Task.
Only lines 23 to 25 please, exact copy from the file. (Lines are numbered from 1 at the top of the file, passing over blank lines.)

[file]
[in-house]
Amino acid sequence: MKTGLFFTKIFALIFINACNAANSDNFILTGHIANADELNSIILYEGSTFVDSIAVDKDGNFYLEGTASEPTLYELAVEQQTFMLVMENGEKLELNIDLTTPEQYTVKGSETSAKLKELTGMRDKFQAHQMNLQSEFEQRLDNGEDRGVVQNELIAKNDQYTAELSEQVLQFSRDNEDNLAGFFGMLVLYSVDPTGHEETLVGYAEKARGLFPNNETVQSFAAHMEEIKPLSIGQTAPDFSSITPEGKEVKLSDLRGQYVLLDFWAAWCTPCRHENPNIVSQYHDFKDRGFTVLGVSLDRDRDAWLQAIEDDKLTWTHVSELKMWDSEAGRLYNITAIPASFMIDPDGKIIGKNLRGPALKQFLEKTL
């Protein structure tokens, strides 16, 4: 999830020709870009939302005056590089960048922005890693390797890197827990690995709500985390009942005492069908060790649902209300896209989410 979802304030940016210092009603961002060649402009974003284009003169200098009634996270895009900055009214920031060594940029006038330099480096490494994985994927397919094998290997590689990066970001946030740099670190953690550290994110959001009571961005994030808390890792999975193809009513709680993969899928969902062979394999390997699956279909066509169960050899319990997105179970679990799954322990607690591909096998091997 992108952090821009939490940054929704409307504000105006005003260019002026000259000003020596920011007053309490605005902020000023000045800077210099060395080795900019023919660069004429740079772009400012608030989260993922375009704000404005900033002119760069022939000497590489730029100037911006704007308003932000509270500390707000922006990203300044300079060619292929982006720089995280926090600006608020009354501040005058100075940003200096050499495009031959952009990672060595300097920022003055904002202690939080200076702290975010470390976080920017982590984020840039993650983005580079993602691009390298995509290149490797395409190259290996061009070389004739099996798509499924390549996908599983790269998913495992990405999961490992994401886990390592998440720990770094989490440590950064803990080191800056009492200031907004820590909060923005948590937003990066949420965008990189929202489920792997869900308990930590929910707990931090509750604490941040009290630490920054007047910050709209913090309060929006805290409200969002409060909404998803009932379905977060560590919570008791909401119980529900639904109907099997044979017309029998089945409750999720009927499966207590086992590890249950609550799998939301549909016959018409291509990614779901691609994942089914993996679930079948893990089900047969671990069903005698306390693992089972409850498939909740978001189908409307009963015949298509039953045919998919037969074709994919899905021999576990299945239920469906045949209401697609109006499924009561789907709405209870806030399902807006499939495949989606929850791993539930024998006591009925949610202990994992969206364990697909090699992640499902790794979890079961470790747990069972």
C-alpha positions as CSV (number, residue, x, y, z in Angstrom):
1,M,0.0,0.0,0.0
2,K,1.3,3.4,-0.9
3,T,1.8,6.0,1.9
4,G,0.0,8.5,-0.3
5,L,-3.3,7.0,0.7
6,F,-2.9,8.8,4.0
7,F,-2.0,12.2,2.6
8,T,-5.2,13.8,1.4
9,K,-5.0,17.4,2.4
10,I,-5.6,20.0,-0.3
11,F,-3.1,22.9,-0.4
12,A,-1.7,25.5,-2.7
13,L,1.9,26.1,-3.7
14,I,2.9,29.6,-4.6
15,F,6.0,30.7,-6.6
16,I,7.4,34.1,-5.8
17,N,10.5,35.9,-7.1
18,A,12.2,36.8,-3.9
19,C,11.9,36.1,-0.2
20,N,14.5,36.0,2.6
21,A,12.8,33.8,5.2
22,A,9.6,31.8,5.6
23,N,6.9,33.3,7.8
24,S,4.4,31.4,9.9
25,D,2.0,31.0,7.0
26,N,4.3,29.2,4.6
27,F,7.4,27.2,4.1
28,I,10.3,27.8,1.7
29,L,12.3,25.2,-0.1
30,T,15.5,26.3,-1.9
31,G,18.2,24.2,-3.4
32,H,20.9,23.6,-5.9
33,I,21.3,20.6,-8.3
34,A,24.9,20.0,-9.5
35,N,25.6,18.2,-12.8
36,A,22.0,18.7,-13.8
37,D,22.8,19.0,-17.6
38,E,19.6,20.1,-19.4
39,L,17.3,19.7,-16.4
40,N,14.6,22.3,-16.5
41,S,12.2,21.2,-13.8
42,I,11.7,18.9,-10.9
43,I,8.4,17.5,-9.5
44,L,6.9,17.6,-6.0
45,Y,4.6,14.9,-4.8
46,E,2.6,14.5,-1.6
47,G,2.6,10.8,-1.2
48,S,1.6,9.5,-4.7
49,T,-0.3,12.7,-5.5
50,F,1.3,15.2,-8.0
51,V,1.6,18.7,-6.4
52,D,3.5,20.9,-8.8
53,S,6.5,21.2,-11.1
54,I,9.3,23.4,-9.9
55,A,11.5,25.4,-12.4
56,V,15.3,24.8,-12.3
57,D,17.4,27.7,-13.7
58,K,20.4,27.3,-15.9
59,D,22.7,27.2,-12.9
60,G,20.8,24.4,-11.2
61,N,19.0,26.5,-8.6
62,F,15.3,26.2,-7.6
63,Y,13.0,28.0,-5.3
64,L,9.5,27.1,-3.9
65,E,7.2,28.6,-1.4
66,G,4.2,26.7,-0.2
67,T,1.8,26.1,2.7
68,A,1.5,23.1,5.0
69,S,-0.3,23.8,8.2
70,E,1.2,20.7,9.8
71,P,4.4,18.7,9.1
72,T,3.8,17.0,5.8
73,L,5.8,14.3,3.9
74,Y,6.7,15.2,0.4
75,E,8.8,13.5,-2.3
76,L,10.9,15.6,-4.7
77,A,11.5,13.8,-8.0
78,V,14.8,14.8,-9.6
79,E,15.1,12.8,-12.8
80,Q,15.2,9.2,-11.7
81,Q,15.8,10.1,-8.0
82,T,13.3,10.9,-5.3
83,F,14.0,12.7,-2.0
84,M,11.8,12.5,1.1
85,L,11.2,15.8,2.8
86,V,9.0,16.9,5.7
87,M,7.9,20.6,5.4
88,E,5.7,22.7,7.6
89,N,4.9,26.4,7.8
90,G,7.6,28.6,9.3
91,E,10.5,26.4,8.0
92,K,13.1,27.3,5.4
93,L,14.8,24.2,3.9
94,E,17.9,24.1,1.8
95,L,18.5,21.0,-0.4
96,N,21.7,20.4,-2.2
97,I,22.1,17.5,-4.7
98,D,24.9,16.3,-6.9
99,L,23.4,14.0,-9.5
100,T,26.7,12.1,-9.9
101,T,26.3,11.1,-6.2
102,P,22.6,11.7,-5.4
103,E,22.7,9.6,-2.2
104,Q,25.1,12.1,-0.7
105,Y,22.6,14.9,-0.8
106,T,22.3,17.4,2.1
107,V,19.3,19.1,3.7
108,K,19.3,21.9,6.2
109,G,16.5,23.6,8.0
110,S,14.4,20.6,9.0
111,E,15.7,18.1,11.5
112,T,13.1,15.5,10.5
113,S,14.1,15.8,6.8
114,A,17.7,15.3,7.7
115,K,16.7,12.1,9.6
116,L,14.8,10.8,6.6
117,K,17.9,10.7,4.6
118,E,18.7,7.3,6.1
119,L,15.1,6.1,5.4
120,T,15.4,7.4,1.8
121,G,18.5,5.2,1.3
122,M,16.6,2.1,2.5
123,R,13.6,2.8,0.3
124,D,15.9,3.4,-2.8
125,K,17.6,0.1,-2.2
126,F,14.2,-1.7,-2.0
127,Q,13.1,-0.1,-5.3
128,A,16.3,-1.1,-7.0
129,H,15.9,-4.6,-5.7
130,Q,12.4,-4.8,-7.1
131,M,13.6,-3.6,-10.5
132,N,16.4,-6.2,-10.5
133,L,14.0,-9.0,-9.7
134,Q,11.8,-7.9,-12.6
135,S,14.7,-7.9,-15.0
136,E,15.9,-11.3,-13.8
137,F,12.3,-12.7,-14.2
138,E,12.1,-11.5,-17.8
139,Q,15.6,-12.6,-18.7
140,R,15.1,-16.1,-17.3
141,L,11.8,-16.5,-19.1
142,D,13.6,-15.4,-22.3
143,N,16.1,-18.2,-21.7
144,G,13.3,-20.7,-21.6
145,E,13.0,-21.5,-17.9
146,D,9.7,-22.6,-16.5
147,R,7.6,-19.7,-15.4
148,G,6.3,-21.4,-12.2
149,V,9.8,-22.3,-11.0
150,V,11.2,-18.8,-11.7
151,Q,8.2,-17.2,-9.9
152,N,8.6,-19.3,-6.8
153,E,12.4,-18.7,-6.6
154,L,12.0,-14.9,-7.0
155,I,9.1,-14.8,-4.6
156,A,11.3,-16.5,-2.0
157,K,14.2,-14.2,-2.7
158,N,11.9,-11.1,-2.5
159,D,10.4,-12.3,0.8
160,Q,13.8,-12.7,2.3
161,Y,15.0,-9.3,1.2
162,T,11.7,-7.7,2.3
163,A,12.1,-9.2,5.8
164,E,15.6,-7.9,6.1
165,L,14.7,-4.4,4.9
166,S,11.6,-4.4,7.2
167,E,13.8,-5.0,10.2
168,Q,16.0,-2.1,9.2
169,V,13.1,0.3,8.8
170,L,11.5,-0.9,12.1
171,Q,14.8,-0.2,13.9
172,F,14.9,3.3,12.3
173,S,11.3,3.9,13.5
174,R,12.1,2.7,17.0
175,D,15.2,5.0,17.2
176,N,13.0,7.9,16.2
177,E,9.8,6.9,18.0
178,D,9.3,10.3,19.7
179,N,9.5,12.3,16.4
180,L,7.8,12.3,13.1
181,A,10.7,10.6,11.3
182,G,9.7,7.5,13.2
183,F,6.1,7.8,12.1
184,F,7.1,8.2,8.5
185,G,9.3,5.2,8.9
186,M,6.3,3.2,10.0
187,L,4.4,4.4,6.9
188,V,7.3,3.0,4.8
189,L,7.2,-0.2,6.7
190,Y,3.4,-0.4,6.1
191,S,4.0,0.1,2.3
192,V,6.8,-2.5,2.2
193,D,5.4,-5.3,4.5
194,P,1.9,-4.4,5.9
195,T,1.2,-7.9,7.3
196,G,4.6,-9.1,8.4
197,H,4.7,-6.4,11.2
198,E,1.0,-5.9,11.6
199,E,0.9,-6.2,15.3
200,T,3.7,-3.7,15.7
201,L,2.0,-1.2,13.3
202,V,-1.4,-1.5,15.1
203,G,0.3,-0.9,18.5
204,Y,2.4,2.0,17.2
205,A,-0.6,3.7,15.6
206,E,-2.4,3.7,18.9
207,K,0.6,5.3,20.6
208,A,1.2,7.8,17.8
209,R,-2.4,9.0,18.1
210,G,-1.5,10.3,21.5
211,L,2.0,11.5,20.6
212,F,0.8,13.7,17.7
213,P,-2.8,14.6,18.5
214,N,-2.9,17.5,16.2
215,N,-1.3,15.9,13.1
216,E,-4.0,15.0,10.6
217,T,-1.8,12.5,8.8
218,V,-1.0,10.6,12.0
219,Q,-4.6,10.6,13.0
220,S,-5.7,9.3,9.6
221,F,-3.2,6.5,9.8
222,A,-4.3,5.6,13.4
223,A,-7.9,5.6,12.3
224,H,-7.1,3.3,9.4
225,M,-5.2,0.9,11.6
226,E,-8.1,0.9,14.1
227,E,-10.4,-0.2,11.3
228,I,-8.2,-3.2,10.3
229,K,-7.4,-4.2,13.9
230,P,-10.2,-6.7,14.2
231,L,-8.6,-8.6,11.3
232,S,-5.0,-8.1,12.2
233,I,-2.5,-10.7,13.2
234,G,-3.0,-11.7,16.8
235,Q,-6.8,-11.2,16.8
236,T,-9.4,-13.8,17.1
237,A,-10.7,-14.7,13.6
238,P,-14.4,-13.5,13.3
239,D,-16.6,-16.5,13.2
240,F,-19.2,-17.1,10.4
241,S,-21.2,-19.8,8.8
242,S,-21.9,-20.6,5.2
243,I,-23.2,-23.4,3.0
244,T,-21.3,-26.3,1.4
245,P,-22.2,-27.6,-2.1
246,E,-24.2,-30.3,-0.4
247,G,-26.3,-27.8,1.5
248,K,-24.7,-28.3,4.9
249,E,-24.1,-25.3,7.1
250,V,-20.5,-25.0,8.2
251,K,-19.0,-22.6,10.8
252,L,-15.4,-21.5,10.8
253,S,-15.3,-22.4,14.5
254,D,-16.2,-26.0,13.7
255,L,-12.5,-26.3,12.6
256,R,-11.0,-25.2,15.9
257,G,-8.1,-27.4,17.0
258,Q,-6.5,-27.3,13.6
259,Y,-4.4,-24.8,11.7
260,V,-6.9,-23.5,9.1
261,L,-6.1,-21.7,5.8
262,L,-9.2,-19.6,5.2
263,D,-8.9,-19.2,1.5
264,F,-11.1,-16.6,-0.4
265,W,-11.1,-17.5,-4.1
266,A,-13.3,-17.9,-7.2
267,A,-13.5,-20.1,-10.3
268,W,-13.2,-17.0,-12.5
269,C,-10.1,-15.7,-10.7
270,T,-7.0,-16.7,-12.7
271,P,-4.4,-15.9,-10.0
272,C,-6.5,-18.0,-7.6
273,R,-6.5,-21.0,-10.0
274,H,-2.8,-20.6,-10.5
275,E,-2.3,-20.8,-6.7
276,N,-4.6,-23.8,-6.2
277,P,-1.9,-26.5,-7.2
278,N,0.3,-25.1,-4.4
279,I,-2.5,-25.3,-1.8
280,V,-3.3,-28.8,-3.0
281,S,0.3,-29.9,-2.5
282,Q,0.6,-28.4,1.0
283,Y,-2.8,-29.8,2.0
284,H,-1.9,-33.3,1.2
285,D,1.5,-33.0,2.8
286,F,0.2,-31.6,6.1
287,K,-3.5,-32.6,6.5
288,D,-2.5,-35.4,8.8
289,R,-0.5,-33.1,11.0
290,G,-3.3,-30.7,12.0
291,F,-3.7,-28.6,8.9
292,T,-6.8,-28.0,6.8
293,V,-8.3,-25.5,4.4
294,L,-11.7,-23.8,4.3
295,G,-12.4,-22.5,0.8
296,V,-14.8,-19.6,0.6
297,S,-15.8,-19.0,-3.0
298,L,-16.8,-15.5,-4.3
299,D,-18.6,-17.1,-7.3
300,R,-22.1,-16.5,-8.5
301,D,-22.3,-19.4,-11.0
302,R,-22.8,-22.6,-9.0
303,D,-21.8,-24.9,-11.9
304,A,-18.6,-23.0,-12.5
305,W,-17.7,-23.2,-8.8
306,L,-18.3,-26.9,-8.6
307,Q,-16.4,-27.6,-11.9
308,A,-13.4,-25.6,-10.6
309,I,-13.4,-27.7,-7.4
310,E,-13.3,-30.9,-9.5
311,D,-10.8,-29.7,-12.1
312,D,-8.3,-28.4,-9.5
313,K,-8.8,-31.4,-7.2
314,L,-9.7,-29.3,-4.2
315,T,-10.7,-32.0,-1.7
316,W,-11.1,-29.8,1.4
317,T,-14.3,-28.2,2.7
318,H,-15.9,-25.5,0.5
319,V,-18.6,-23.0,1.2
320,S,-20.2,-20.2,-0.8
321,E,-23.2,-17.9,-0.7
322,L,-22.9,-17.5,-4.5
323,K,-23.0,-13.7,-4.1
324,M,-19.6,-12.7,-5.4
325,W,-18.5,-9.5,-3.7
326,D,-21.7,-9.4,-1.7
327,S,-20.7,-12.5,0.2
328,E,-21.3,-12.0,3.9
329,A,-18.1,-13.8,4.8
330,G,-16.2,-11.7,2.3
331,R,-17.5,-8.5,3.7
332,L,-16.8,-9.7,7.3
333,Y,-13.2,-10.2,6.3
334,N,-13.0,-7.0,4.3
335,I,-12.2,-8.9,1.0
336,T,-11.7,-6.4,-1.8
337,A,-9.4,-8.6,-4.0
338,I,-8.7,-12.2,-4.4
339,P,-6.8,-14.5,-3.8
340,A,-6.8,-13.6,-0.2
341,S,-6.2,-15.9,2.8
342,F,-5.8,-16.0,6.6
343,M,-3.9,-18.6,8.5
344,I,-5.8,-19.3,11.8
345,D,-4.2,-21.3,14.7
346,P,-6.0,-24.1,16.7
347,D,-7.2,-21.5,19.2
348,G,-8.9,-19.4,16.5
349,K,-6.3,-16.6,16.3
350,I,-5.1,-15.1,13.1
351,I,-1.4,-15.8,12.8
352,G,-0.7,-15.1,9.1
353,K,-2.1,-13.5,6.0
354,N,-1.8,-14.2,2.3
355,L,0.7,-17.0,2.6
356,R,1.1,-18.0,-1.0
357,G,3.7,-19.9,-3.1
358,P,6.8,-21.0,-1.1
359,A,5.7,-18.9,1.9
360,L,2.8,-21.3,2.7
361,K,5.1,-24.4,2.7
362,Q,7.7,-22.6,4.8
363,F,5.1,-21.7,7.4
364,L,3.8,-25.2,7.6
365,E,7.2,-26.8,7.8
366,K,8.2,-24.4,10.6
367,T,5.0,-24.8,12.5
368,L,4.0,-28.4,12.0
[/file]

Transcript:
19,C,11.9,36.1,-0.2
20,N,14.5,36.0,2.6
21,A,12.8,33.8,5.2